At the end of every turn, a Timer token will be taken — either to be placed in front of the player who just guessed or placed on a Word card to denote a Bystander for the side who was guessing. It’s important to remember that, just because it was a Bystander for you, doesn’t mean it will be a Bystander for me. It may be an Agent. Or an Assassin! One of the big challenges is to ignore your Key card when guessing. Just because your Key card shows a square to be an Assassin, doesn’t mean the same is true for the player/team providing clues.
However, and this is one of the big rule changes, you are not limited to the +1 rule from the original game. In Codenames Duet, once you are given a clue, you may make as many guesses as you wish and may continue as long as you identify Agents. Guessed bystanders still end turns and Assassins, the game. It should be noted that if you’ve been able to get the other team to guess all your Agents, you may let them know and the responsibility for clue giving shifts solely to the other team.
Once the final Timer token has been taken, no more clues may be given. You’ve now entered Sudden Death. You may still guess, but after the Timer Tokens are all gone, a Bystander result now ends in a game loss, just like an Assassin. Play continues until all fifteen Agents have been identified or you’ve managed to lose in one of the several ways you can now botch up a game.
But Wait, There’s More!
Your fun does not end here! Codenames Duet also includes a campaign mode. In true spy fashion, the map takes you from city to city across the globe, more than two dozen stops in all, challenging you in different scenarios. Beginning in Prague, you’re presented with two numbers. The first number tells you how many Timer tokens you can use, the second number dictates how many are bystander side up.
If you end a turn by stopping after identifying an Agent, you simply take a Timer token, either one that shows a checkmark or a Bystander. If you’ve accidentally identified a Bystander, you place one of the Bystander-side-up tokens on the Word card. And, if you guess a Bystander card and there are no longer any Bystanders showing on the Timer tokens, you must take two of the checkmarked-side tokens and place them both on your Bystander Word card. If there are no more tokens, well, it’s time to start blindly guessing. Previous rules apply.
You can add the two blue background Timer tokens if the regular game is too difficult for you, providing you with a couple of extra turns, or they are sometimes they are meant to be added, like in the Berlin mission, where the numbers are 11-2, meaning 11 Timer tokens are used, but you start the game with only 2 of them turned to the Bystander side.
Why You Should Play Codenames Duet
When we first played Codenames a couple of years ago, we loved it so much, we called it our game of the year at GeekDad. There have been a couple more versions since then (and a couple more on the way), but no one was really sure what to expect from Codenames Duet. The original was such a fun party game, but how much of a good time could it be with just two players?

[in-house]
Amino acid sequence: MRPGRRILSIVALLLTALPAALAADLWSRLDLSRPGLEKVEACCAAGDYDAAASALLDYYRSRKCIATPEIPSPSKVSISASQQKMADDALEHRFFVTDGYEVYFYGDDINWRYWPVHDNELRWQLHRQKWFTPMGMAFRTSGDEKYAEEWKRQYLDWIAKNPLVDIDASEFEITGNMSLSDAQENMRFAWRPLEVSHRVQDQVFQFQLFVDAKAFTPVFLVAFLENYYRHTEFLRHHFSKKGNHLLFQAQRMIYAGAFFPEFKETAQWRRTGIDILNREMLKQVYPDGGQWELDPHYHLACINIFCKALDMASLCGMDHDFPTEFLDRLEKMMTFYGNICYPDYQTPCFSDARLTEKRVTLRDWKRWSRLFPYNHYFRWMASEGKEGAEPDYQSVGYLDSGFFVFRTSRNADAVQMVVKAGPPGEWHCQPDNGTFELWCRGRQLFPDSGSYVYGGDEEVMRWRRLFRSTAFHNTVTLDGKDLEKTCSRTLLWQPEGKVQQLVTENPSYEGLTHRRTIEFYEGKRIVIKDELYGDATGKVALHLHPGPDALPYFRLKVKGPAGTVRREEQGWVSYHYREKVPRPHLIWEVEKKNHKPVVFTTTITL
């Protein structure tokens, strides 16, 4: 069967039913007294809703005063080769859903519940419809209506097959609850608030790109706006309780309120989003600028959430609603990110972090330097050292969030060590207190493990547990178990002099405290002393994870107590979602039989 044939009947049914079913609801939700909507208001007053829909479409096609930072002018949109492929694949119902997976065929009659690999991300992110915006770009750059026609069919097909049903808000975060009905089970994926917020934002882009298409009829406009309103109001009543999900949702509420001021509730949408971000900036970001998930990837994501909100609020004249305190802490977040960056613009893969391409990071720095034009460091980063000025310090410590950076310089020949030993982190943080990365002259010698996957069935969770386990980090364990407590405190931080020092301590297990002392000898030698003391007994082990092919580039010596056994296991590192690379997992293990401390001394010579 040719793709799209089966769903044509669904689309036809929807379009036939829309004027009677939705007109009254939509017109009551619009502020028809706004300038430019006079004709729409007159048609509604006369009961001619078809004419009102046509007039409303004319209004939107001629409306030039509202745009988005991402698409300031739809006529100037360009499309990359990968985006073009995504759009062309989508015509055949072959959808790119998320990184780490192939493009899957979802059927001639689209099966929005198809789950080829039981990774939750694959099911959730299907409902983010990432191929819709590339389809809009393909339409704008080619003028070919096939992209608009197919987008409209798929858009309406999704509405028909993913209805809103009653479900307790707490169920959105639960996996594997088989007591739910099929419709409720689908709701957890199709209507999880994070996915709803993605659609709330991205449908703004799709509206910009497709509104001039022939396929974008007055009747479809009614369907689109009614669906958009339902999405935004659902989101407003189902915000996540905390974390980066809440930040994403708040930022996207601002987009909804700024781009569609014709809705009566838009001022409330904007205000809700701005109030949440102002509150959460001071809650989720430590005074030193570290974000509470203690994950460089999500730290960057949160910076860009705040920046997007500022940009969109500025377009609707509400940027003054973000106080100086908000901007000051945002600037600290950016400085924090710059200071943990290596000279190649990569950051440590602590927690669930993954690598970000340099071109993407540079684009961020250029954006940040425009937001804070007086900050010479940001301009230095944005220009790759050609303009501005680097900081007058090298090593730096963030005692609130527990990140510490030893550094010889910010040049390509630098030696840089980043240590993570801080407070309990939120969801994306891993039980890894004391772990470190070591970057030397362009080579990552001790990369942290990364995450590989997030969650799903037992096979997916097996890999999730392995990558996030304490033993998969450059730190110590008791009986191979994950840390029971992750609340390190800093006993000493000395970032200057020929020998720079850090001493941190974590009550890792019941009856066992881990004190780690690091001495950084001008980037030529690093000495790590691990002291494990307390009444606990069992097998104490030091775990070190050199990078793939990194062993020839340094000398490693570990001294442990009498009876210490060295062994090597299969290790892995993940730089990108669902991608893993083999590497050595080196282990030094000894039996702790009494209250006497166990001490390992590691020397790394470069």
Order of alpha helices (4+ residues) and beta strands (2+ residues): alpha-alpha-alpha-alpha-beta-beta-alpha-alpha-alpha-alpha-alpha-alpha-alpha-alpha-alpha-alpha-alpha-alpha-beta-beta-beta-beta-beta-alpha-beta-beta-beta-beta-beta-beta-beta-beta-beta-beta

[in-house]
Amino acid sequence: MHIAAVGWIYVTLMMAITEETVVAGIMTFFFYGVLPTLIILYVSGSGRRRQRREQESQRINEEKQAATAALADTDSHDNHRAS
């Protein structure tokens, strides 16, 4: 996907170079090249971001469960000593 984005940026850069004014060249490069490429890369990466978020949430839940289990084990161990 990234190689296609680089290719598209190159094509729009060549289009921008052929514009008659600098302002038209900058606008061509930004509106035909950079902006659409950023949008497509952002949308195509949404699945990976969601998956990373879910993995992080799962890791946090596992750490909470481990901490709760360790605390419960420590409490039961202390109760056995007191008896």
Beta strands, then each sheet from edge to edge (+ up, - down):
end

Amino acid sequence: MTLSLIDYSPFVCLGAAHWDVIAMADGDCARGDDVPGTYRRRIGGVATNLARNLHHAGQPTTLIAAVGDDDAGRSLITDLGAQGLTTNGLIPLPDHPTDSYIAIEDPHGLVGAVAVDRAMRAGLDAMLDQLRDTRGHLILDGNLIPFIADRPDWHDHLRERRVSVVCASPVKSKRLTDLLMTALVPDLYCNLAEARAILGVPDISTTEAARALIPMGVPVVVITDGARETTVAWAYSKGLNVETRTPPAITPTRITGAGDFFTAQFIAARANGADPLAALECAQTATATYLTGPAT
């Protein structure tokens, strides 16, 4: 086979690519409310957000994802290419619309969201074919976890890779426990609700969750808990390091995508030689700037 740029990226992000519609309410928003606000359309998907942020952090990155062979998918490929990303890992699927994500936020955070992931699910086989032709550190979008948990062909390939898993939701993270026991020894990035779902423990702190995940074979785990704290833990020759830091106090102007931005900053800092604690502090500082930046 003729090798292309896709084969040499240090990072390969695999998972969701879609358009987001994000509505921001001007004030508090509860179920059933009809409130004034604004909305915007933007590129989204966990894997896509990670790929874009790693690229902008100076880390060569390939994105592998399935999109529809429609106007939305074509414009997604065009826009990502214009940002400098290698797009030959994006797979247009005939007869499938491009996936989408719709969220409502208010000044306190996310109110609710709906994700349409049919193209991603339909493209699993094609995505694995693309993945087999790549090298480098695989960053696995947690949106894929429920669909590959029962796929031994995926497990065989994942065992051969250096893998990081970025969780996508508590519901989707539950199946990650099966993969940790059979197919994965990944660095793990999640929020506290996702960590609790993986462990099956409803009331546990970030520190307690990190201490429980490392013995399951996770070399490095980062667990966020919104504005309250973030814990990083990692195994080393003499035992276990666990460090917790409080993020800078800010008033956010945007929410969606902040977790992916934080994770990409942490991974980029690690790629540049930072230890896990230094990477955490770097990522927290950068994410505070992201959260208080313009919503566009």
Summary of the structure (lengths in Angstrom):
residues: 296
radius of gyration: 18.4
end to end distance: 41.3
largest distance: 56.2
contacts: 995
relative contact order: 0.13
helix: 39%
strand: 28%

As it turns out, immensely! Let’s face it, the opportunities for party games or even games with lots of players aren’t as great as most of us would like. So porting Codenames to a version that could be played with fewer players is genius. Working out a version that’s not only fun, but challenging and engaging for two players is a crowning achievement.
Make no mistake, it is challenging. We are seasoned Codenames players around my house and we lost on our third turn of our first game. It gradually got better, but the introduction of Timer tokens forces you to be more economical with your clues. You must give clues that will allow the other team to identify two or more Agents on almost every turn and, depending on the words in your grid, it can border on impossible. It’s like Codenames Advanced. It’s a bit tough and I love it!
One thing new players seem to have a tough time with, a bit of a mental hurdle, is the Key cards. Even though you know that your card does not correspond with what the other player/team sees, it’s difficult to look at it, then the Word cards, and force yourself to guess a word that shows as an Assassin for you. You get past it though.
As you see, in the grid above, there is information you can parse from knowing how the Key cards are laid out. You know that there is overlap on three Agent words. You know that five of your Bystanders are Agents for the other side. And, most importantly, you have information about the Assassin. Should you identify an Agent from the other team’s clues and then see that it is an Assassin on your side of the Key card, you know that the other two Assassins showing to you are a Bystander and an Assassin.
The addition of the campaign map presents an even greater challenge and brings longevity to a game that already makes it to the table a lot. We’ve barely scratched the surface on the Mission map, but it is something we talk about when we’re not playing. The challenges of different arrangements of Timer tokens present unique ways to bring even more enjoyment to Codenames Duet. It is the cherry on top of an already substantial and enjoyable game.
Codenames Duet retails for $19.95 and is available this week.
Disclosure: GeekDad received a copy of this game for review purposes.